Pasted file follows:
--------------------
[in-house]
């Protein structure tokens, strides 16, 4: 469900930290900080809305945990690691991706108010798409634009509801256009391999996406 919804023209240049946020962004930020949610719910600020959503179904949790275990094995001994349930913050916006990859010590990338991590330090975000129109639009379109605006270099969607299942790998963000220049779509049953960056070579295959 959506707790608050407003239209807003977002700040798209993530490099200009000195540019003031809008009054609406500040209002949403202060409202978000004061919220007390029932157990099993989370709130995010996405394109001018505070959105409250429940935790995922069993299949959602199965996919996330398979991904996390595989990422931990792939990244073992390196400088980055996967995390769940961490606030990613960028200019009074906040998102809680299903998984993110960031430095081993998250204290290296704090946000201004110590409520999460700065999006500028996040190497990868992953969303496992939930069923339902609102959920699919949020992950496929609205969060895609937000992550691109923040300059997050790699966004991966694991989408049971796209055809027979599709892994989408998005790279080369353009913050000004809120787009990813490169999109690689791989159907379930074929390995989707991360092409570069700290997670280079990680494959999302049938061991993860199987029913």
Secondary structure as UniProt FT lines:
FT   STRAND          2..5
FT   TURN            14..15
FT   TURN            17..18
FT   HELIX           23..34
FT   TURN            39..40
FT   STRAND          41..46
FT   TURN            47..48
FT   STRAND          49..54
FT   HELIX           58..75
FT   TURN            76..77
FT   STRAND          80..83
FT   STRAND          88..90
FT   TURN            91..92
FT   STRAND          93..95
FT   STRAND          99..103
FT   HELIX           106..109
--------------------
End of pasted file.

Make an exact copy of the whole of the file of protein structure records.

[in-house]
């Protein structure tokens, strides 16, 4: 469900930290900080809305945990690691991706108010798409634009509801256009391999996406 919804023209240049946020962004930020949610719910600020959503179904949790275990094995001994349930913050916006990859010590990338991590330090975000129109639009379109605006270099969607299942790998963000220049779509049953960056070579295959 959506707790608050407003239209807003977002700040798209993530490099200009000195540019003031809008009054609406500040209002949403202060409202978000004061919220007390029932157990099993989370709130995010996405394109001018505070959105409250429940935790995922069993299949959602199965996919996330398979991904996390595989990422931990792939990244073992390196400088980055996967995390769940961490606030990613960028200019009074906040998102809680299903998984993110960031430095081993998250204290290296704090946000201004110590409520999460700065999006500028996040190497990868992953969303496992939930069923339902609102959920699919949020992950496929609205969060895609937000992550691109923040300059997050790699966004991966694991989408049971796209055809027979599709892994989408998005790279080369353009913050000004809120787009990813490169999109690689791989159907379930074929390995989707991360092409570069700290997670280079990680494959999302049938061991993860199987029913």
Secondary structure as UniProt FT lines:
FT   STRAND          2..5
FT   TURN            14..15
FT   TURN            17..18
FT   HELIX           23..34
FT   TURN            39..40
FT   STRAND          41..46
FT   TURN            47..48
FT   STRAND          49..54
FT   HELIX           58..75
FT   TURN            76..77
FT   STRAND          80..83
FT   STRAND          88..90
FT   TURN            91..92
FT   STRAND          93..95
FT   STRAND          99..103
FT   HELIX           106..109